Germany ‘must do everything’ to break fourth Covid wave, says Health Minister

Health Minister Jens Spahn speaks at a conference on Friday.
Health Minister Jens Spahn speaks at a conference on Friday. Photo: picture alliance/dpa | Wolfgang Kumm
Germany this week reported over 50,000 coronavirus infections in 24 hours - the world’s highest. Health Minister Jens Spahn now recommends new restrictions will be needed - even for the vaccinated.

Germany’s outgoing federal government is floating new restrictions aimed at curbing the country’s fourth Covid-19 wave, after it registered the highest number of new infections worldwide this week. Furthermore, the planned restrictions will, to some extent, affect everyone in the country, including the fully vaccinated.

“We must do everything necessary to break this trend,” Spahn told a press conference, warning how an uncontrolled spread could see the country’s Covid-19 numbers double every two weeks. “Otherwise it will be a bitter December for the whole country.”

Spahn is now floating the idea of a “2G Plus” rule for large events and clubs. Such a rule would restrict entry to the “geimpft” (vaccinated) and “genesen” (people who’ve recovered from Covid recently). This is already in place in many federal states for bars and clubs – but a “Plus” rule would require attendees to also present a negative test result alongside their certificate of recovery or vaccine pass.

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Bavarian state premier Markus Söder has already made a similar suggestion. Spahn has also joined many federal and state politicians in saying that a negative test result should also be required for anyone visiting a care home.

‘I won’t attend NYE parties’

Germany’s Robert Koch Institute (RKI), is asking people – including the vaccinated – to reduce their contacts and avoid large events entirely.

“It’s five minutes past midnight,” warned Lothar Wieler, the head of the Robert Koch Institute (RKI), underlining the serious situation. 

The weekly infection rate has soared to an all-time high of 263.7 per 100,000 people, and intensive care beds are filling up rapidly.

Several German cities kicked off months-long carnival celebrations on Thursday, with revellers required to prove they are fully vaccinated or have recovered from Covid before entering the party zones.

The country’s much-loved Christmas market season is also on its way.

But Wieler said large gatherings “must be viewed very critically” and in some situations “clearly should be cancelled.”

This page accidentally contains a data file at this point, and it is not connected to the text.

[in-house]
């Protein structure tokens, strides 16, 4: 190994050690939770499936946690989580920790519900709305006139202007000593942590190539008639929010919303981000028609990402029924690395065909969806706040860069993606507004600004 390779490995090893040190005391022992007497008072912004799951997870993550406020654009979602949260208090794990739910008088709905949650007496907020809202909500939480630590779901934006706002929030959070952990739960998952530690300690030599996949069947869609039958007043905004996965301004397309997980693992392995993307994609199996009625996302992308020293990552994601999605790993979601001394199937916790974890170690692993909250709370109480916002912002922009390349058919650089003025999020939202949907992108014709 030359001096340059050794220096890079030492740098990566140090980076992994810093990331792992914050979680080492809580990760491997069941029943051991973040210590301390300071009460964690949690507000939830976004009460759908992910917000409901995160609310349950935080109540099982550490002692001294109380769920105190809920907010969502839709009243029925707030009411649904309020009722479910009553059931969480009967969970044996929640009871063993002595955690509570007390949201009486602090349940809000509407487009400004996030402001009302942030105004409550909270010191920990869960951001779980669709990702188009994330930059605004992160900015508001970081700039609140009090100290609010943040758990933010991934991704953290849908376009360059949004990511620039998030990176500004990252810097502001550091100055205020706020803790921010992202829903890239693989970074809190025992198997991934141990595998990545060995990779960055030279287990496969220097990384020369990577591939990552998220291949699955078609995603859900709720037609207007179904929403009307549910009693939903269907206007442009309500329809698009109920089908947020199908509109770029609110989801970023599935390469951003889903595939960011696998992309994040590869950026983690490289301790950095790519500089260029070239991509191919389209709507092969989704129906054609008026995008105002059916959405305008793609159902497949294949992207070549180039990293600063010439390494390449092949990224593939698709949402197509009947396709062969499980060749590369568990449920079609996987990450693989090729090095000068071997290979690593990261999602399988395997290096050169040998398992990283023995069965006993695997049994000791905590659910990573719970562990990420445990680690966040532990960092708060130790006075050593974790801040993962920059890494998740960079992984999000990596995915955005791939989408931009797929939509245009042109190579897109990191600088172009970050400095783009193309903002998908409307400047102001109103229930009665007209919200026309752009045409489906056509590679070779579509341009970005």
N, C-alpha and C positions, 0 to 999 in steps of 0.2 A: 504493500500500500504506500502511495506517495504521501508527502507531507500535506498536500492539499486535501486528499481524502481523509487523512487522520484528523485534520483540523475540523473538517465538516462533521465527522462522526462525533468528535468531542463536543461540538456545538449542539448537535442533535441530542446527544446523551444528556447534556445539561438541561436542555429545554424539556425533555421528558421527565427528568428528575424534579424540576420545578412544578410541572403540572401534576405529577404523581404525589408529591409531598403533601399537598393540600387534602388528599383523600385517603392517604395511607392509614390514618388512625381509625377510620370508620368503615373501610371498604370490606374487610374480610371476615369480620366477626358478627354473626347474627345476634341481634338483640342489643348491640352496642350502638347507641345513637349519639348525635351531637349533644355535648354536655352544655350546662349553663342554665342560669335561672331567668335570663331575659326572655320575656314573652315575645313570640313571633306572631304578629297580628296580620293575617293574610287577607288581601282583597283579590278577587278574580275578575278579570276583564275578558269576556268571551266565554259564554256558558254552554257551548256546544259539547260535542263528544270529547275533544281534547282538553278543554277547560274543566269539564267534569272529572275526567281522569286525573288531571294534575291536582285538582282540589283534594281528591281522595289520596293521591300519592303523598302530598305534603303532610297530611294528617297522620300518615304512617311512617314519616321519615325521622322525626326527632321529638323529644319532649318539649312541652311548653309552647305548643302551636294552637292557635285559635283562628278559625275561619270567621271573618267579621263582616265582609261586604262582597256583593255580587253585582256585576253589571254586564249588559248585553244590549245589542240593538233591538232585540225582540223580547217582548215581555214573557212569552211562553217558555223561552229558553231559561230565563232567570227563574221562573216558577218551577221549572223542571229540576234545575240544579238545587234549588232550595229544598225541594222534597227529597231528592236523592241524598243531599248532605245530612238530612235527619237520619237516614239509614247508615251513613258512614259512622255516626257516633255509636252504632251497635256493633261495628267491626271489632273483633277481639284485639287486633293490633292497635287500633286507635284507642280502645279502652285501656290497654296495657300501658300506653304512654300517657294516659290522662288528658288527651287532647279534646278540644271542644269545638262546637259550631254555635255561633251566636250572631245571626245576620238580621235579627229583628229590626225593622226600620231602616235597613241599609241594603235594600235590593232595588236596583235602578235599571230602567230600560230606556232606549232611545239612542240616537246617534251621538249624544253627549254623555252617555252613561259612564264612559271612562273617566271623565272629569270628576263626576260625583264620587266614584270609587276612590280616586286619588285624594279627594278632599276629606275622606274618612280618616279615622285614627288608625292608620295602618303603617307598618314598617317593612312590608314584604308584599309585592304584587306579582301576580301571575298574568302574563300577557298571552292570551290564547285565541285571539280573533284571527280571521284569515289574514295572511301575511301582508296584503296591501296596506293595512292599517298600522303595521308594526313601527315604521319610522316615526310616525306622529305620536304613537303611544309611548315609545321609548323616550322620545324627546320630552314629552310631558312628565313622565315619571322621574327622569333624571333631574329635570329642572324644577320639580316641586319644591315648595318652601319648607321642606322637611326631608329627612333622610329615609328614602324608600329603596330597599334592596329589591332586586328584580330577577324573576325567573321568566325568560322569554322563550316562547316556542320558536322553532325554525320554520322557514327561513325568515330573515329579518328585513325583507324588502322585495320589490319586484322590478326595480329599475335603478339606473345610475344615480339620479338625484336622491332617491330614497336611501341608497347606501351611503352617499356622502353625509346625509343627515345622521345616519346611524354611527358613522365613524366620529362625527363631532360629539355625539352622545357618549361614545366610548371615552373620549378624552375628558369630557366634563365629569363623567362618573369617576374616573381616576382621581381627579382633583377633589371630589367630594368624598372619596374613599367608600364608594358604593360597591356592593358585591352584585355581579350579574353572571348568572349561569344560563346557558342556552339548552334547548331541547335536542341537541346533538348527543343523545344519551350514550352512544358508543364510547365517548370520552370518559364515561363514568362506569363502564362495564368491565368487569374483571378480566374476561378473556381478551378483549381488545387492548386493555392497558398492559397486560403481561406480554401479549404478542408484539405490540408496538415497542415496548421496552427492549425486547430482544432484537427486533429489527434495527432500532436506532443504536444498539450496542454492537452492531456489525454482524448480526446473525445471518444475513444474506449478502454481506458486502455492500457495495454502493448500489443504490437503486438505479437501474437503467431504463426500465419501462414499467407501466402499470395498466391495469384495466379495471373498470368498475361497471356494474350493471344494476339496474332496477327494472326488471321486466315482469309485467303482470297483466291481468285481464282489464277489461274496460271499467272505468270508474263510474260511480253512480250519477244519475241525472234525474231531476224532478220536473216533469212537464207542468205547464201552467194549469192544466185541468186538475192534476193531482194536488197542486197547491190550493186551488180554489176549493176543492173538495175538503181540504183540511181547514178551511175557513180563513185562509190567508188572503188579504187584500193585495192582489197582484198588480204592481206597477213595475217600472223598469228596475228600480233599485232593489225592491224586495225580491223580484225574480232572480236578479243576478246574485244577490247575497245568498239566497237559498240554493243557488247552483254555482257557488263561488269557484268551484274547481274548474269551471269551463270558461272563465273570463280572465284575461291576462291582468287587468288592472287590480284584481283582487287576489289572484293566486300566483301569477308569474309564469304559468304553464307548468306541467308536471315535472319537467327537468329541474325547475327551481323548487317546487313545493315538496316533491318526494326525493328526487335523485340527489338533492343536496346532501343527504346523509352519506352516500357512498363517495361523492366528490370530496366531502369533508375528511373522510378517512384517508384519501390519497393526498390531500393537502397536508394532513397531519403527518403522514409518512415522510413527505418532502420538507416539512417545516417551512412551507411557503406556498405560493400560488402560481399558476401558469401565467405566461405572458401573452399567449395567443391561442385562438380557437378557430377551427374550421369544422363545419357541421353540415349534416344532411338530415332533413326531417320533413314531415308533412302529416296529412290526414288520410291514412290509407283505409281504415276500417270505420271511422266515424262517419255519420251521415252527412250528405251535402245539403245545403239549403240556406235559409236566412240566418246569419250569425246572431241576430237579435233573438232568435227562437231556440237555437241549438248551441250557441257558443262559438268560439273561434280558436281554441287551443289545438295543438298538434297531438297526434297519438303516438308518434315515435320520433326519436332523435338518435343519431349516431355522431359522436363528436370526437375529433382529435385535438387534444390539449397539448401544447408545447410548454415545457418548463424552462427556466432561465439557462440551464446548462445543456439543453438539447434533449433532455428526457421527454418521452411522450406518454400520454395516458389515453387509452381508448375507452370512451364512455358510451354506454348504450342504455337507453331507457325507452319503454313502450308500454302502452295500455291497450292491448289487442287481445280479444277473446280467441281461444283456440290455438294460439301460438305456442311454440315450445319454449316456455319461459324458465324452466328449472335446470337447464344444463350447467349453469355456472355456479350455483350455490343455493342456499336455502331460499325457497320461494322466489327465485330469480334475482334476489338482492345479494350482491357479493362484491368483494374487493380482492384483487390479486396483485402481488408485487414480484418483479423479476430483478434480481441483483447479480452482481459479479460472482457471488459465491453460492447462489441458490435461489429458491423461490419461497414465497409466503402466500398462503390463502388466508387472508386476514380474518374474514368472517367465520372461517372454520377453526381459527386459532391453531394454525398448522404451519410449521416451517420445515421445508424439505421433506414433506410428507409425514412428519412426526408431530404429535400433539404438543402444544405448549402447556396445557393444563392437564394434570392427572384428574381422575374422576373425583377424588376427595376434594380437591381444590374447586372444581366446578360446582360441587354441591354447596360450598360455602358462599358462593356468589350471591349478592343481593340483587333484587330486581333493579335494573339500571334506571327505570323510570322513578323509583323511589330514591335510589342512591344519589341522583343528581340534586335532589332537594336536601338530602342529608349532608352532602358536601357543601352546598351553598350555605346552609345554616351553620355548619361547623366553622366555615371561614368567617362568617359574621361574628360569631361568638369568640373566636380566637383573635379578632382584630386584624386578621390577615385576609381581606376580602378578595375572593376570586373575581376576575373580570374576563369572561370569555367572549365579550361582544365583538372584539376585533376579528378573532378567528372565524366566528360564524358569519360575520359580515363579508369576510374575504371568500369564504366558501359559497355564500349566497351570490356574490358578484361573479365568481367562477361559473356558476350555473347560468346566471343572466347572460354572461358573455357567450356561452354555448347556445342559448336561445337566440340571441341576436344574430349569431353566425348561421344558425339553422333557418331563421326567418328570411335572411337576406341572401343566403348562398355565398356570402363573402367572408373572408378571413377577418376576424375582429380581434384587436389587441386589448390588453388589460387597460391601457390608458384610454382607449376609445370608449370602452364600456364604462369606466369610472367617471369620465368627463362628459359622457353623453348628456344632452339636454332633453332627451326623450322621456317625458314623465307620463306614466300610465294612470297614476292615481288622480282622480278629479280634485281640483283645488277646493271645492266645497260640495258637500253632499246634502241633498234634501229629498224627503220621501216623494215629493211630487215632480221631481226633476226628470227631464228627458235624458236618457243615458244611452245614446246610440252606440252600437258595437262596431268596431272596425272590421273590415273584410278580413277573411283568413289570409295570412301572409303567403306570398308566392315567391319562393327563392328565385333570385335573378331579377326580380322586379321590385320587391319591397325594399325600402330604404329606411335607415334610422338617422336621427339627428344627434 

Indoor celebrations especially can act as superspreader events “and everyone must really think about whether they want to expose themselves to that risk,” he told reporters in Berlin.

“I personally won’t be attending New Year’s Eve parties. But I urge people not to wait until then to think about their actions.”

Germany’s Covid surge has been blamed on a relatively low vaccination rate, with just over 67 percent of the population of some 83 million people fully inoculated.

Other European nations are battling similar Covid resurgences.

Austria has introduced rules that bar unvaccinated people from certain events and indoor venues. The Netherlands is planning a renewed “partial lockdown” as cases hit record levels.

‘Bitter December’

Health Minister Spahn, speaking alongside Wieler, said the situation in Germany “is serious”.

To help facilitate new testing requirements, Spahn has also announced that Germany will return to providing widespread free Covid-19 testing this weekend, after ending it in October in a bid to incentivise vaccination.

Several hard-hit states have already tightened their 2G rules to bar the unvaccinated from restaurants, gyms, hairdressers, and cultural spaces. Spahn, however, isn’t ruling out the possibility that another lockdown would be necessary.

The federal government and leaders of Germany’s 16 regional states are meeting next Thursday to discuss joint measures to combat the pandemic, following criticisms of a confusing patchwork of different restrictions emerging.

Among the proposed measures are stricter curbs on the unvaccinated, for instance by excluding them from indoor dining or venues such as cinemas, gyms and theatres – which some states are already doing.


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